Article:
Christopher Padfield  -  Post Formal Education - nurturing and growing talent?

I live on work on a 4th generation family farm on the Gloucestershire / Worcestershire border.  It is a mixed farm consisting of a Beef fattening joint venture and growing combinable crops.  We have been direct drilling all crops including maize for the last decade.  The farm is entered into an HLS scheme which is central to our focus on creating wildlife habitat around the enterprise. We also run some stubble to stubble contracting.

After working abroad in Ghana, Guinea Bissau and France, I worked for a local agricultural college mainly assessing NVQ qualifications.  I also achieved qualifications in Internal and External Verification and a PGCE (adult education).  I then set up a small training company where we offer training services, mainly LANTRA and City and Guilds qualifications, aimed at the land-based skills sector.

When not working, I love riding motorbikes and drinking whisky.  Not a great combination though a recent biking trip to Islay managed to get the best of both worlds.

I would like to thank all those supporting my Nuffield Scholarship, not least the Central Region Farmers Trust for their sponsorship, and my wife and parents for their support and backing.


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Hohere Landbauschule Rotthalmunster

The Bavarian regional government had a real vision to support the rural economy and keep communities alive. One method was by building schools/colleges to develop skills and a knowledge base, and develop entrepreneurial talent.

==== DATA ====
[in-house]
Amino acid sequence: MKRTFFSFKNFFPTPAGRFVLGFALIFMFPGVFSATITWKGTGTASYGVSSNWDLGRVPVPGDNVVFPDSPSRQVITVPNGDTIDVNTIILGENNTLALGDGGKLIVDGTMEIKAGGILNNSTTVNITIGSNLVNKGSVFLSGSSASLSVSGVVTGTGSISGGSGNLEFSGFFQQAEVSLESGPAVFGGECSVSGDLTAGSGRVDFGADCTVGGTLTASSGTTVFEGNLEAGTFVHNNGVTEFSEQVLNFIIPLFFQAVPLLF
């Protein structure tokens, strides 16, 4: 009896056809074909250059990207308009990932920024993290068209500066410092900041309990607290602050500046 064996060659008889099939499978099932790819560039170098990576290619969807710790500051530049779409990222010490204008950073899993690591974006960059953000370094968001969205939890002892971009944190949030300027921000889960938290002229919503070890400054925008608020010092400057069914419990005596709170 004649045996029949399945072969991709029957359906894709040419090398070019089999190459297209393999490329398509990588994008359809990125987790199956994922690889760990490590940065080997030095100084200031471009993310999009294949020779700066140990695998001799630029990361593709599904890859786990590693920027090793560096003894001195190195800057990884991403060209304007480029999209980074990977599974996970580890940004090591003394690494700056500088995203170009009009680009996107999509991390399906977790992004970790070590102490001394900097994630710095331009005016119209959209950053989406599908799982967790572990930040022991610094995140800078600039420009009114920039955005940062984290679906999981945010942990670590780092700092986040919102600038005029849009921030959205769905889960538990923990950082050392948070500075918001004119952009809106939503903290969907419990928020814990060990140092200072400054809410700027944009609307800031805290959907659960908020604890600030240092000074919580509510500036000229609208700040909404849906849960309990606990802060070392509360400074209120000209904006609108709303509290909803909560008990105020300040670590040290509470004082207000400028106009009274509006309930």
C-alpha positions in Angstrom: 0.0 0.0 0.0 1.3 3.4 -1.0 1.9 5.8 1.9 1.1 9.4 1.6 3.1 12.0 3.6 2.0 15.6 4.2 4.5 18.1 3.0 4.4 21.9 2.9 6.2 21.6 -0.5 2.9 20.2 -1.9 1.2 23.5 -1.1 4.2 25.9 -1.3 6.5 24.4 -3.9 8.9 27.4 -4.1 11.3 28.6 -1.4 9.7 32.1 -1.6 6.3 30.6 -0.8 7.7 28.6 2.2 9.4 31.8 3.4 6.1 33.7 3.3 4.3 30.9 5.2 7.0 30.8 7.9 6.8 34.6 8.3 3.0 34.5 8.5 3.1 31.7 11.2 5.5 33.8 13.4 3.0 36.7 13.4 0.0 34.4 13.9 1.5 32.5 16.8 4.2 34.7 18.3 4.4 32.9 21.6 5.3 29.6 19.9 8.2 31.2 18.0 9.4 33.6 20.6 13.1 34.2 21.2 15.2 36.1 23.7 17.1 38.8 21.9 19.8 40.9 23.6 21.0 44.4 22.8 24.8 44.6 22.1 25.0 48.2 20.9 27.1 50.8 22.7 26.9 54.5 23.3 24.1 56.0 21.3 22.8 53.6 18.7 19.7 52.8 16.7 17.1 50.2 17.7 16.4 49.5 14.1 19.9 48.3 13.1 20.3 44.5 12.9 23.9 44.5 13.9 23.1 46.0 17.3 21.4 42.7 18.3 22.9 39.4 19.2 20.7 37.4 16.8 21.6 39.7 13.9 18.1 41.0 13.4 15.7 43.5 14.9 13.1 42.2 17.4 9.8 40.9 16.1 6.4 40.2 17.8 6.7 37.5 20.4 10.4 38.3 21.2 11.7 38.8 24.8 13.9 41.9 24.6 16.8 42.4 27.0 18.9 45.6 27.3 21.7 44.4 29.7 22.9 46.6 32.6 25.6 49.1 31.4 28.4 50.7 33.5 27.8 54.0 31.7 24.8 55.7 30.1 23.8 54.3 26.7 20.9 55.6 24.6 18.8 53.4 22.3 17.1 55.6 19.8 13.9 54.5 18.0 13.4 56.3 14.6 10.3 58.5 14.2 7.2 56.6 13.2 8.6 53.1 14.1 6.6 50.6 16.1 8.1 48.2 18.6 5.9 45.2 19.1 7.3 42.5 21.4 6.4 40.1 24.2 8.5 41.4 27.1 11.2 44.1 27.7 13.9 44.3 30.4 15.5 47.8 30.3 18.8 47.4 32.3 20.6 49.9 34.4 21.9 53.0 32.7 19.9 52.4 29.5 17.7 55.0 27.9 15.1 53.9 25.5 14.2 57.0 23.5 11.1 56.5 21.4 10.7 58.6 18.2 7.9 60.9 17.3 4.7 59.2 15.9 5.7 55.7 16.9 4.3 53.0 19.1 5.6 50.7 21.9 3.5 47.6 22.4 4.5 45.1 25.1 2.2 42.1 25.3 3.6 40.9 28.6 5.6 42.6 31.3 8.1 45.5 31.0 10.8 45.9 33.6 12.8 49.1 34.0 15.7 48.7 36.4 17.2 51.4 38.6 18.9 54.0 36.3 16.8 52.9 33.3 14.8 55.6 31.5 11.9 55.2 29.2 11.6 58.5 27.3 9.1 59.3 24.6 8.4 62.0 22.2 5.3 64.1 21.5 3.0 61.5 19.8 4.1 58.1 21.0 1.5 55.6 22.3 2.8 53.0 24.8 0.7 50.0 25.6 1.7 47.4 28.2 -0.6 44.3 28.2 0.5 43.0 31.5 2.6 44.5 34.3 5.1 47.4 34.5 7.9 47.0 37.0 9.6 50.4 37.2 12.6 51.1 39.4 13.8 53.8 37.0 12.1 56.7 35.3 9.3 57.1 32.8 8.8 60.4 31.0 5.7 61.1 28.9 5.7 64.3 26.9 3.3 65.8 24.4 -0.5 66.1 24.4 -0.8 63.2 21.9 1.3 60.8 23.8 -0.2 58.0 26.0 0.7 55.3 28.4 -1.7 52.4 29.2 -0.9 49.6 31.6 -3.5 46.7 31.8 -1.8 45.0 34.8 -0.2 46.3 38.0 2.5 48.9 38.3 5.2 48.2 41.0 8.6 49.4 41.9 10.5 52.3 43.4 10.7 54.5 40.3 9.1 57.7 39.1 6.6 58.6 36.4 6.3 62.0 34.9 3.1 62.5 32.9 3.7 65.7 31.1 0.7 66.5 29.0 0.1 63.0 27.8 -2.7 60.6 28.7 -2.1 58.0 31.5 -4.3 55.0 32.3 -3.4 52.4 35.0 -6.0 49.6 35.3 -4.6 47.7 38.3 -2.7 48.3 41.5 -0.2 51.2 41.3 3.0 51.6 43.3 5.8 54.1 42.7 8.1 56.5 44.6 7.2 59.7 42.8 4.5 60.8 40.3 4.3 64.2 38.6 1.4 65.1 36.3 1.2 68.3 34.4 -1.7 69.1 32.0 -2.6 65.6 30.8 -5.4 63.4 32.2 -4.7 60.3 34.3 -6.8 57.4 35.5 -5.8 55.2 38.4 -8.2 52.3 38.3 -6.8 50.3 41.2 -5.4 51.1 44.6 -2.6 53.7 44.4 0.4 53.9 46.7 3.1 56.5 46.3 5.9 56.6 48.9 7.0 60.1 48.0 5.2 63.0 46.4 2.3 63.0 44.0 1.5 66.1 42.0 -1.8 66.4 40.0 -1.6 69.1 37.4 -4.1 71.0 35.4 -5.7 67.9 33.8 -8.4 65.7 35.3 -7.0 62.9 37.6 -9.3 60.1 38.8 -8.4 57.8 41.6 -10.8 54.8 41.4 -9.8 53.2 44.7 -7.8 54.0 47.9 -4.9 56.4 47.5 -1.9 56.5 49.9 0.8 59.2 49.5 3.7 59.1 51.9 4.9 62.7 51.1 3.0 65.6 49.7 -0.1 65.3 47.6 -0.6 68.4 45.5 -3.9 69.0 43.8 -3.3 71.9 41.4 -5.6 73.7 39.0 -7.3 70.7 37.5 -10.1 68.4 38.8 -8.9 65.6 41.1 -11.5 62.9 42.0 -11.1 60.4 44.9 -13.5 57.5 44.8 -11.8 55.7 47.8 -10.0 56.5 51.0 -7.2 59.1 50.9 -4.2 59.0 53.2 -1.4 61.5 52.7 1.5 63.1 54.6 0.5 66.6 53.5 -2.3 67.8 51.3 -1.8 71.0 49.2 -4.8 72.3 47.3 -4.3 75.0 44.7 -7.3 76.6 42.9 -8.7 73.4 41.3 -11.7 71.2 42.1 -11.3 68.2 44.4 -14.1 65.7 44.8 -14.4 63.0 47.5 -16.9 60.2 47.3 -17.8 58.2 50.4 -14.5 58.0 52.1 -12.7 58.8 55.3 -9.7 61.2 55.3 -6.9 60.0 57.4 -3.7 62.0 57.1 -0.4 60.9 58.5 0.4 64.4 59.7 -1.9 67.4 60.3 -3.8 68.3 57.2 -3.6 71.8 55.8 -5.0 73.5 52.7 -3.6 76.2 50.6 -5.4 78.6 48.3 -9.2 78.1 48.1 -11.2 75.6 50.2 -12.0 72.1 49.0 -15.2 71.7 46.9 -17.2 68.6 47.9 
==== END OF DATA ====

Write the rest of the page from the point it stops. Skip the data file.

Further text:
Posted by Christopher Padfield on May 25, 2015

Appears in Business, Crops, Livestock, Pigs

Friday 15th May

I thought it would be interesting to visit an agricultural college in Germany and I am grateful to my brother in law who arranged the meeting and translated for me.  The college is about 2 hours East of Munich in the heart of traditional Bavaria.  Julius Tischer, one of the lecturers at the college, welcomed us and explained a little about the region.

The Passau Region land use is around one third forestry and two thirds cropped land, with a 60:40 split arable to grassland.  Maize is a very common crop taken right through to grain maize with yields averaging around 9-12 t dm and wheat yields ranging from 7-9 tonnes a hectare.  Around 84% of farm holdings are 50 ha or below and often required the farmers to look for a second income. 

Julius Tischer then went on to explain how those students not using the university route would learn about agriculture.  Typically, after leaving school, the student would spend one year at an agricultural college, followed by two years working on a farm (4 days on the farm, 1 day at college).  The farmer would have to follow a structured learning programme with the student, not just have access to cheap labour.  The qualification would be deemed to be at a 'farm assistant' level.  Those progressing would then return to their own farms for a year to learn more and gather data and then return to college for three semesters (winter, summer, winter) to achieve a higher qualification.  Whilst all topics such as dairy, arable, pig, poultry and renewables were covered, students could specialize.   In this region it was often on pig production.  The qualification would be to the level of “Master Farmer”. Similarly, the “Master” qualification exists for other trades, e.g. plumbing, electrician, carpentry…